Loss of Innocence in To Kill a Mockingbird
“Maycomb was an old town, but it was a tired old town when I first knew it. In rainy weather the streets turned to red slop; grass grew on the sidewalks, the courthouse sagged in the square.” This environment as Scout Finch accurately describes is not the best or conducive place for young children, loud noises, and games. In the same way as the children, the adults of the novel played games that came from their imaginations, and they themselves are the ones who provided the fear for everyone. As most children do Jem, Scout, and their newly-found friend Dill find amusements to make the days pass by with excitement. When they first met Dill at the beginning, the day’s play is in the backyard. The implication is that it becomes routine for them to play and that each day brings a different experience. When Dill joins them in their daily adventures, they begin to create more elaborate activities. Many days they spent improving the treehouse, and acting out parts of plays by Oliver Victor Appleton, and Edgar Rice Burroughs. There games of Tom Swift the Rover Boys, and The Ghost are the sources of their pleasures for hours and days upon end. Once these games seem rot and overplayed they decide to make Boo Radley come out. Thus the “Boo Radley”, plays begin. These plays are simply for amusement in the end, they teach Jem, Scout, and Dill lessons about respect, courage, and understanding. The “Boo”, games begin with a simple dare that Jem has to carry out in order to gain respect from his sister and friend. Scout and Jem both learn about courage through the first Boo game they invented by testing their levels of fear.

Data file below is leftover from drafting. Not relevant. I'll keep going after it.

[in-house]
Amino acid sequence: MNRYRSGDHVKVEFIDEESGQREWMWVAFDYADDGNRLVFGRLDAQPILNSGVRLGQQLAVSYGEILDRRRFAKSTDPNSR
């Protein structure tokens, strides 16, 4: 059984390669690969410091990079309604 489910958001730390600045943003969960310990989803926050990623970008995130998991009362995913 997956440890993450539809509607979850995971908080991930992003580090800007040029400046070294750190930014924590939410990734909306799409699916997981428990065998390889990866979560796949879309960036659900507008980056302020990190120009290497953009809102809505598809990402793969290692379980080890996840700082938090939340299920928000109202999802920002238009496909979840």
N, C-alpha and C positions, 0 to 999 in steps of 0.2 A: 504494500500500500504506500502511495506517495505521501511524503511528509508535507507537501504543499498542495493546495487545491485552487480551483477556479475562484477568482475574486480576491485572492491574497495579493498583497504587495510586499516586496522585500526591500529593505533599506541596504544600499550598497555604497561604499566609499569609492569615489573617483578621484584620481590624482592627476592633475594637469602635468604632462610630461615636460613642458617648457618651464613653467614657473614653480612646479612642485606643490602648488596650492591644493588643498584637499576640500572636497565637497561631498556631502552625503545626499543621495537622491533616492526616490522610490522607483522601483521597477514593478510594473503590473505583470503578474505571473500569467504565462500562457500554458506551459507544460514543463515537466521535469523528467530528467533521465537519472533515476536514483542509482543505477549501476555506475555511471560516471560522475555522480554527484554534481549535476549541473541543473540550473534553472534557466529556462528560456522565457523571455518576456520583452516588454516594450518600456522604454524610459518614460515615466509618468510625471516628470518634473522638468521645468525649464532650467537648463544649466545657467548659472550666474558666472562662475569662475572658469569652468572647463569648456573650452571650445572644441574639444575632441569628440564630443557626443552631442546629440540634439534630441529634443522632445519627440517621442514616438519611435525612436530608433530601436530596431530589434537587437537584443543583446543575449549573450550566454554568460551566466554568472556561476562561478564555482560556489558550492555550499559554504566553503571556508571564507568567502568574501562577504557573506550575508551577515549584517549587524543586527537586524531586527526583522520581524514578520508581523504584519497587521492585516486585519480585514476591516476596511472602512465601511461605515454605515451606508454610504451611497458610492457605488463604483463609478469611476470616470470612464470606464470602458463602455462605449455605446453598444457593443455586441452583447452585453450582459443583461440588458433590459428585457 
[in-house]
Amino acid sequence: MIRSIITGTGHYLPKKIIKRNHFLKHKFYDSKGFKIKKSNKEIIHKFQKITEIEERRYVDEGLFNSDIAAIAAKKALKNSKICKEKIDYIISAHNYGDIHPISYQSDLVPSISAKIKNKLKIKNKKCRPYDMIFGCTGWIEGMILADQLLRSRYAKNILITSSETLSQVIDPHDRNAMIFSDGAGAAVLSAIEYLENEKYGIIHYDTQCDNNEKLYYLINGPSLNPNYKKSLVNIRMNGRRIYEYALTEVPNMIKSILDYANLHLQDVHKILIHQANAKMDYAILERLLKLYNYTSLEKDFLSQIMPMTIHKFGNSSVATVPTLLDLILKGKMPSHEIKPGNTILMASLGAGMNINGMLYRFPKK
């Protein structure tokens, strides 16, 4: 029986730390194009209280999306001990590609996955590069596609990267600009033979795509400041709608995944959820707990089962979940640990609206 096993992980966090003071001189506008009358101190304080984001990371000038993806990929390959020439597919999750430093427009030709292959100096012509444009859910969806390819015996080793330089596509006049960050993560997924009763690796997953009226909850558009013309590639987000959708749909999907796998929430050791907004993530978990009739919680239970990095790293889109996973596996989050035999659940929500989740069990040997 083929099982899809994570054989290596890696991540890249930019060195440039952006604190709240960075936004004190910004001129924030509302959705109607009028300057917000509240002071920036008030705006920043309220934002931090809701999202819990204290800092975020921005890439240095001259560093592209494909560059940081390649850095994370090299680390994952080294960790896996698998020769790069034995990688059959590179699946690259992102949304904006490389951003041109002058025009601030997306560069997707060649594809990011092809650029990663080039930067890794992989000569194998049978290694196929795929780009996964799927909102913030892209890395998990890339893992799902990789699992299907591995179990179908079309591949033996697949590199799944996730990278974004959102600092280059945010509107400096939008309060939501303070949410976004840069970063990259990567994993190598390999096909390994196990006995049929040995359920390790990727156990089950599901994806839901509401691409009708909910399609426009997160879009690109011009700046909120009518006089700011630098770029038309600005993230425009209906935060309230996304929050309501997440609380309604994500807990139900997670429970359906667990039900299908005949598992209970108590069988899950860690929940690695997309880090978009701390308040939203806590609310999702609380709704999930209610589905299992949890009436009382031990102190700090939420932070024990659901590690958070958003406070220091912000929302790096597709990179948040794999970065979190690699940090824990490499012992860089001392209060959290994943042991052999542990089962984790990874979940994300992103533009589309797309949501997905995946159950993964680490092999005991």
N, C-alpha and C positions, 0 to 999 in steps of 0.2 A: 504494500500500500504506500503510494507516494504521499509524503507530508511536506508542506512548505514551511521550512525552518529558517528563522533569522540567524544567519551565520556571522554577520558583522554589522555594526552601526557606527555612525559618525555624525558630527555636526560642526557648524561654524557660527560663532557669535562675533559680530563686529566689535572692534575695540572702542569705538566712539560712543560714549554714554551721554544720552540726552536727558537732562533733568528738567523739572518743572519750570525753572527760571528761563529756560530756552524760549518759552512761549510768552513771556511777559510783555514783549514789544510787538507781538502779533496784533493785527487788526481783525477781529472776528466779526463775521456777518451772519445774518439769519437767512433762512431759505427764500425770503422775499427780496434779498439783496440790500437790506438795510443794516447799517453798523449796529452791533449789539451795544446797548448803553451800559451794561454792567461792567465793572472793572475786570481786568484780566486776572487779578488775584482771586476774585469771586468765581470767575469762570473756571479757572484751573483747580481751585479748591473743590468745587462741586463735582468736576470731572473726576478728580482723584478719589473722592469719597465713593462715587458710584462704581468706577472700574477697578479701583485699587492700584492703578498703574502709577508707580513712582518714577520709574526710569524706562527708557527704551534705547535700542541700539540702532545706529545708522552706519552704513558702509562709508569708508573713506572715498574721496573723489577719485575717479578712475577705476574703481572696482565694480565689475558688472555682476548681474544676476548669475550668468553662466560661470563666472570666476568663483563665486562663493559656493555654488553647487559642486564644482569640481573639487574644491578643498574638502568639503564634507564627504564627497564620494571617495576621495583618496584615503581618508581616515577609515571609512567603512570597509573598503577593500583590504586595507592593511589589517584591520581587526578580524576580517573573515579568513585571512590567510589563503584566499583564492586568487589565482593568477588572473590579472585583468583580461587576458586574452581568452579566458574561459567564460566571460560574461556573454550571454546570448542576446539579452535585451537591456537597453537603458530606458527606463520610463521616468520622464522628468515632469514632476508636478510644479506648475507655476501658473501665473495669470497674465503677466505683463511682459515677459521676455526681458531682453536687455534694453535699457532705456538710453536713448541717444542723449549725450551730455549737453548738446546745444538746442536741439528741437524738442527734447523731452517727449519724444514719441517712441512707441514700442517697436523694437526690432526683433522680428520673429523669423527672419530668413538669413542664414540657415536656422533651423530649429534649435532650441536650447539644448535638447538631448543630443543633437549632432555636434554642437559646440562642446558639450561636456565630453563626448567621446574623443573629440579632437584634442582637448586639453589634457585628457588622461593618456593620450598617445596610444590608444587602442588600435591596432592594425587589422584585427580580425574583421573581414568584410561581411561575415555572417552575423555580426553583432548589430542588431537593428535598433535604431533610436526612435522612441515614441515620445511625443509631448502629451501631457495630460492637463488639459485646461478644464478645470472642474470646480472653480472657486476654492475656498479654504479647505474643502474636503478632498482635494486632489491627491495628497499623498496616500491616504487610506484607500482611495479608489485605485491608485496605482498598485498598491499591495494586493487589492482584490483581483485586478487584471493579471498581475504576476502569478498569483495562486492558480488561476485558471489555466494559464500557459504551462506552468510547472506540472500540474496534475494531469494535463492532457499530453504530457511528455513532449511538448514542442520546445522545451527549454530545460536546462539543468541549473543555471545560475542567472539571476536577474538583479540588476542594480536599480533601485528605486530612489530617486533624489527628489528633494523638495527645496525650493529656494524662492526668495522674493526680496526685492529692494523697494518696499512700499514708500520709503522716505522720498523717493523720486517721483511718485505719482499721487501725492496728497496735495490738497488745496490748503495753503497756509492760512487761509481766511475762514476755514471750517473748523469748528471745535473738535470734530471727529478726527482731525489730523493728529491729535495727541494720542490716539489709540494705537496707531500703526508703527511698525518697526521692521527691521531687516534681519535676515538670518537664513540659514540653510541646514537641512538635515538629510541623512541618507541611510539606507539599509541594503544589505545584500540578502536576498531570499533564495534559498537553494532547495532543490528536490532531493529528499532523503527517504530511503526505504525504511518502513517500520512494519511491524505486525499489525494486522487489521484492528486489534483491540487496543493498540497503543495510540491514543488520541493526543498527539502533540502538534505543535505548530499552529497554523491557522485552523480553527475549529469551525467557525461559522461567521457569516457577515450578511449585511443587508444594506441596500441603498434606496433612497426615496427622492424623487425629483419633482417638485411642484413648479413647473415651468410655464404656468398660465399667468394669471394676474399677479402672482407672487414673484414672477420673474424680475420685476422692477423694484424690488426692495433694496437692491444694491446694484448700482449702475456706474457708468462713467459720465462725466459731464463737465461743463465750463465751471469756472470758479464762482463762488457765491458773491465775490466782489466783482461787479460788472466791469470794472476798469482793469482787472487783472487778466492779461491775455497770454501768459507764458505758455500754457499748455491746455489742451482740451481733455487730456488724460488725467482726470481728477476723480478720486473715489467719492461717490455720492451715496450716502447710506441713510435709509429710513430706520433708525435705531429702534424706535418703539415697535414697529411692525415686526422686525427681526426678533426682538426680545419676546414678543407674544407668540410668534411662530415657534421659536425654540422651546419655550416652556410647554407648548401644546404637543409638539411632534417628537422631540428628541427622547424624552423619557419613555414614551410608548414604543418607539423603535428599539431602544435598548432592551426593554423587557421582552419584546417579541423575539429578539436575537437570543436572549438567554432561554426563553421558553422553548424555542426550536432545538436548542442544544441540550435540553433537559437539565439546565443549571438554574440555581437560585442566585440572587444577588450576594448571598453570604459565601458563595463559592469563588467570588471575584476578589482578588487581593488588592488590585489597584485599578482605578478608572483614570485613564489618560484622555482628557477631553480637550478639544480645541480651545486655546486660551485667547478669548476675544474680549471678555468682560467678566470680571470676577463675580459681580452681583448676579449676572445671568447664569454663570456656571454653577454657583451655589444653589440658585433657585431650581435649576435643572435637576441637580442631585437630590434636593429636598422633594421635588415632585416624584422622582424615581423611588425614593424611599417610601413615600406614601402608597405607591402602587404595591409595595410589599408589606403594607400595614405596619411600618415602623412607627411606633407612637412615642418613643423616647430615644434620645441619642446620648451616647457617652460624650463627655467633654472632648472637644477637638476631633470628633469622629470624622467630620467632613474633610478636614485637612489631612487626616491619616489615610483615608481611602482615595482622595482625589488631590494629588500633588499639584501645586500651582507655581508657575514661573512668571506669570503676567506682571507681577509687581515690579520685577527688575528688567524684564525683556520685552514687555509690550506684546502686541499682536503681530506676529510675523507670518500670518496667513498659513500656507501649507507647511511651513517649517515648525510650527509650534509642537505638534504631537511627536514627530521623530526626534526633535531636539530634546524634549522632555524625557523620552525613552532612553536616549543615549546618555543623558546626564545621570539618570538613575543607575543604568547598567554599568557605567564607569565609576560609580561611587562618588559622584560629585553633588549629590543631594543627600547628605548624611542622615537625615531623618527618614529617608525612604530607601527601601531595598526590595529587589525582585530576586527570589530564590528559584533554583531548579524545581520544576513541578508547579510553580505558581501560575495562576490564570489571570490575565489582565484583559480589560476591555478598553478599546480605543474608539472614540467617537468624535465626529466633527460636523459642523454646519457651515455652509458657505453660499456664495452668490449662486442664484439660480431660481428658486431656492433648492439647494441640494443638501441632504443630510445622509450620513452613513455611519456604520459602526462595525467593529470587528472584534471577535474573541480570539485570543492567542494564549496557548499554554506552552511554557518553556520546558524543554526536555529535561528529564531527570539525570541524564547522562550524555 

The game has turned into a dangerous, scary expedition that leaves all three of them shaken. Boo’s unspoken, unseen presence at the fire put him in a new light in Jem’s and Scout’s eyes. Yet again, they see reality and their games slowly fading and losing their meaning. The burning house...
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